GSA Annual Meeting in Denver, Colorado, USA - 2016

Paper No. 61-4
Presentation Time: 9:00 AM-5:30 PM


SULLIVAN, Pamela L.1, HYNECK, Scott2, GU, X.3 and BRANTLEY, Susan L.2, (1)Department of Geography and Atmospheric Science, University of Kansas, 1425 Jayhawk Blvd, Lindley 210, Lawrence, KS 66045, (2)Earth and Environmental Systems Institute and Department of Geosciences, Pennsylvania State University, University Park, PA 16802, (3)Department of Geosciences, The Pennsylvania State University, University Park, PA 16802,

Hydrologic flow paths in the subsurface are governed by the development of secondary porosity and permeability that accompanies the conversion of protolith to regolith through chemical and physical weathering. Mineral dissolution plays a key role in the development of secondary porosity and permeability. The depth interval in a weathering profile across which a mineral becomes depleted due to dissolution is termed here a reaction front. The downward propagation of nested reaction fronts into the subsurface can open porosity, enhance permeability and affect water transmittance. To unravel the interplay between water flow and development of nested reaction fronts, we present bulk geochemical analyses from nine boreholes and groundwater geochemistry and age tracers from 25 wells across the Susquehanna Shale Hills Critical Zone Observatory (SSHCZO; PA, USA).

At SSHCZO, borehole material revealed that pyrite oxidative dissolution was the deepest reaction. Chlorite begins to oxidize at the same depth, although over a larger depth interval, and is accompanied by carbonate mineral dissolution. At the base of the 5-8 m deep fractured zone plagioclase begins to dissolve, while illite dissolution becomes important in the uppermost mobile soils. Groundwater levels showed that subsurface water flow reaches the catchment outlet by interflow and regional groundwater flow. Interflow (shallow hillslope flow) is oxygenated and constrained to the upper ~6 m highly fractured zone. At the valley floor, interflow advects to depths of 5–8 m where it mixes with deep groundwater and drives pyrite oxidation. The pyrite oxidation likely weakens the bedrock beneath the valley by generating secondary porosity and sulfuric acid, both of which enhance flow and dissolution.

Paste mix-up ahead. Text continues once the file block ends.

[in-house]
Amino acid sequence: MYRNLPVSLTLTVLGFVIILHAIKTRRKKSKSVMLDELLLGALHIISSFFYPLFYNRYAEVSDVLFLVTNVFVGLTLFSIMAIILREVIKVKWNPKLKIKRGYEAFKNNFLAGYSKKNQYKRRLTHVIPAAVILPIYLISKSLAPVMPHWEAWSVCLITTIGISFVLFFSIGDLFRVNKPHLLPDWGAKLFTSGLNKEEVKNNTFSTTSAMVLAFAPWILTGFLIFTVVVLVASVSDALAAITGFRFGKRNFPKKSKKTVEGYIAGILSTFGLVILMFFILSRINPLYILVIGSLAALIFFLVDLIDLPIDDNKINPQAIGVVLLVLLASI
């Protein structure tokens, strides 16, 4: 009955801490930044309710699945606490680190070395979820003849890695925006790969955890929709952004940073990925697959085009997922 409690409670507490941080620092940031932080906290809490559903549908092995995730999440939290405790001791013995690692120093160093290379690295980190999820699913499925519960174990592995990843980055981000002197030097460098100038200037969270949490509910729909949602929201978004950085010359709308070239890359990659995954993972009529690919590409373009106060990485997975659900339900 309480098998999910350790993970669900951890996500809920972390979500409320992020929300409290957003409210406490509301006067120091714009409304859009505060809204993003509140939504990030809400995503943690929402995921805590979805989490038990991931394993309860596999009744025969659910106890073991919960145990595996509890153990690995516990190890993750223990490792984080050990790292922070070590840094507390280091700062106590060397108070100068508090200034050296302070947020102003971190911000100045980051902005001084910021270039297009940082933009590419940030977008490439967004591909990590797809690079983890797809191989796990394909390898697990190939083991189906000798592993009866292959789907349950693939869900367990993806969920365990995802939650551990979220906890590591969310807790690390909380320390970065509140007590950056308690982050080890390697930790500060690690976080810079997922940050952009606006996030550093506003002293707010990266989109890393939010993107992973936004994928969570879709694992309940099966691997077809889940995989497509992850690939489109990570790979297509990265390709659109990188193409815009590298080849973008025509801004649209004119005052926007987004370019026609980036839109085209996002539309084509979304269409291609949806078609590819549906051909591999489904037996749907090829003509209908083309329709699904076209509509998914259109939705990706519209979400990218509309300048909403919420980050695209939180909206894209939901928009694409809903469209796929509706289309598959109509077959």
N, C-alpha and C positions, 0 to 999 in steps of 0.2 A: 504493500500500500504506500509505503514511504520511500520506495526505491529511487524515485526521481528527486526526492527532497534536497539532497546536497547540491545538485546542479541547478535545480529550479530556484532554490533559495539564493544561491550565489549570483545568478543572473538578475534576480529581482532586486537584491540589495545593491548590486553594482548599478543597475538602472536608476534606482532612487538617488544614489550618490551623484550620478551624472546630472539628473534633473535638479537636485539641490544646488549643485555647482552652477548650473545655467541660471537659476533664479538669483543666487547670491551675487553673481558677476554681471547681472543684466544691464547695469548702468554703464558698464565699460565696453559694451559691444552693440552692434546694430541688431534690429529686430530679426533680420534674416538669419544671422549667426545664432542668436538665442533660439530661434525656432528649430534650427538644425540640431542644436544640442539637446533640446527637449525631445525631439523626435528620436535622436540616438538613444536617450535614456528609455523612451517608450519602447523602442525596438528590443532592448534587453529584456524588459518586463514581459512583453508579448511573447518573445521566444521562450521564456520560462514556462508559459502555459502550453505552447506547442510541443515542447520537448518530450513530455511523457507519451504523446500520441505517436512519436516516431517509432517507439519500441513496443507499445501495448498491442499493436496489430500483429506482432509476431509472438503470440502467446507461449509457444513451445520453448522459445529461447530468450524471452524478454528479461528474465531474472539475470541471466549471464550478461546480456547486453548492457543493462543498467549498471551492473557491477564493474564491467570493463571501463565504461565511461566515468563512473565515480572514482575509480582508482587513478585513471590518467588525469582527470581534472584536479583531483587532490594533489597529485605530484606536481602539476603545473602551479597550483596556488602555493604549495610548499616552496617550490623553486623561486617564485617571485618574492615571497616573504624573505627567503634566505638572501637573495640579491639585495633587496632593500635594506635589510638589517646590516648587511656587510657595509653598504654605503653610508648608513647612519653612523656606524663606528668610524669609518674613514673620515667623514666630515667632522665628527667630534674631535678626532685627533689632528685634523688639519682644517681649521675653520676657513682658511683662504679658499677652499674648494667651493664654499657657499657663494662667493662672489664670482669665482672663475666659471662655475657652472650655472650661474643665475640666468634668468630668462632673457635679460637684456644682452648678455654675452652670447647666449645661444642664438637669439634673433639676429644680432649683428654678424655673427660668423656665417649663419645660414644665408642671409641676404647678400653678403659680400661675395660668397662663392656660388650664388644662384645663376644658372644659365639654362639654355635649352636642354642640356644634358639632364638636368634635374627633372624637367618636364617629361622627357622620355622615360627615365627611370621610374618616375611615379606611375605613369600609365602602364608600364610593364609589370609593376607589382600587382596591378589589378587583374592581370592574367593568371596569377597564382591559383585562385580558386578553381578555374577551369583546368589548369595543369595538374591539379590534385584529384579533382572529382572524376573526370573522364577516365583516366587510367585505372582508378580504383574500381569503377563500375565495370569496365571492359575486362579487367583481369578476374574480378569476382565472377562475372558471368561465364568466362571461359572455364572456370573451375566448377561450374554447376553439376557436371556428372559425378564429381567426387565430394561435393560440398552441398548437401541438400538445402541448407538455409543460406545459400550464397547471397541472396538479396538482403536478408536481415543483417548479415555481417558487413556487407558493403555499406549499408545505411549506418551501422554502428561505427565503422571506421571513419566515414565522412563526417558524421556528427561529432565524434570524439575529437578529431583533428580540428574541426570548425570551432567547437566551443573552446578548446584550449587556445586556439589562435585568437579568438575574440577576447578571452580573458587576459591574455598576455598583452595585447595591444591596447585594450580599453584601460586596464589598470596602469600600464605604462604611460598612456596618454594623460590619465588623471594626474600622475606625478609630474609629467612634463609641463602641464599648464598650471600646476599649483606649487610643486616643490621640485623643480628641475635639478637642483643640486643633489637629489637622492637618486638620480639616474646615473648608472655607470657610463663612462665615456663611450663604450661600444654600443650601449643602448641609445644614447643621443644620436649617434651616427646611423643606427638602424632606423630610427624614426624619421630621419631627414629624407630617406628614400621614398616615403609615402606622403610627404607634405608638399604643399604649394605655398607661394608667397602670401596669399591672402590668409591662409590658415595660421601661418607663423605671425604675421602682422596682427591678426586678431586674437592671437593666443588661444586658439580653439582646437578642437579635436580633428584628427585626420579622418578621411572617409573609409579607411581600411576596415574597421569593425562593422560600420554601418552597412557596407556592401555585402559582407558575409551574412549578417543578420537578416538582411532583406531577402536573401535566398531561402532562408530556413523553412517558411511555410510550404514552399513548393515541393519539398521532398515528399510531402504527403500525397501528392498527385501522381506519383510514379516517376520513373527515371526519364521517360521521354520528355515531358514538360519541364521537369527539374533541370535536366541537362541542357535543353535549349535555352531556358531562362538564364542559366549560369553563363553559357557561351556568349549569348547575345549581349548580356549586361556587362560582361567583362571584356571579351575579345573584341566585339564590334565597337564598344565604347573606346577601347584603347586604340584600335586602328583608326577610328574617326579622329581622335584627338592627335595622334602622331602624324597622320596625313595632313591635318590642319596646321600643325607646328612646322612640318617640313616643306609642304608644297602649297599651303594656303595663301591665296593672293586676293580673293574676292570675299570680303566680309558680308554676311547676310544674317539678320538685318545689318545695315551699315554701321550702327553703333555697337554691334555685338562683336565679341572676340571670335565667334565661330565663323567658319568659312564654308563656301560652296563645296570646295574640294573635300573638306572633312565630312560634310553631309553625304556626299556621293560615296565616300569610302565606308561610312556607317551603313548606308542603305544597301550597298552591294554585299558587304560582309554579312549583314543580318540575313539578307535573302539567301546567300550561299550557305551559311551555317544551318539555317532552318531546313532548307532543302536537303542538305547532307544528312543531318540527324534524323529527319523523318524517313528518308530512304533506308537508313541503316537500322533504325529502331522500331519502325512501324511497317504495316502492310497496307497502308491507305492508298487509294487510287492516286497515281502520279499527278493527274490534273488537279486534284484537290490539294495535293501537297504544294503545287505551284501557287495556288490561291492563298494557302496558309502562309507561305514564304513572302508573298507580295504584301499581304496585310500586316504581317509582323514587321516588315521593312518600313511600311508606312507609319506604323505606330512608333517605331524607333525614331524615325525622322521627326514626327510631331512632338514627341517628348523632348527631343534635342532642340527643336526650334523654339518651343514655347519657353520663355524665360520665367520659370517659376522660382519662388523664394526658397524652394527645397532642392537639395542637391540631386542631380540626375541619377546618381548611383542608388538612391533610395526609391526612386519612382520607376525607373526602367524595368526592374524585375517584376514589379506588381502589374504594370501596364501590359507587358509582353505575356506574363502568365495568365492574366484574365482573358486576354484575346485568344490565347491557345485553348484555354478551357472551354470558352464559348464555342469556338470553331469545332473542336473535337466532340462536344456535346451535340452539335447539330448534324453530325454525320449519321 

We hypothesize that pyrite oxidation promotes channel incision, which in turn supports drainage of groundwater from the ridges, slowly lowering the catchment water table. Pyrite oxidation beneath the valley could control both the rate of channel incision and the rate of weathering advance under the uplands. Given this conceptual model, the catchment morphology is controlled by the delivery of interflow and groundwater flow at depth in the valley that drive pyrite reactions over the long-term and culminates in a cascade of clay weathering reactions and soil formation.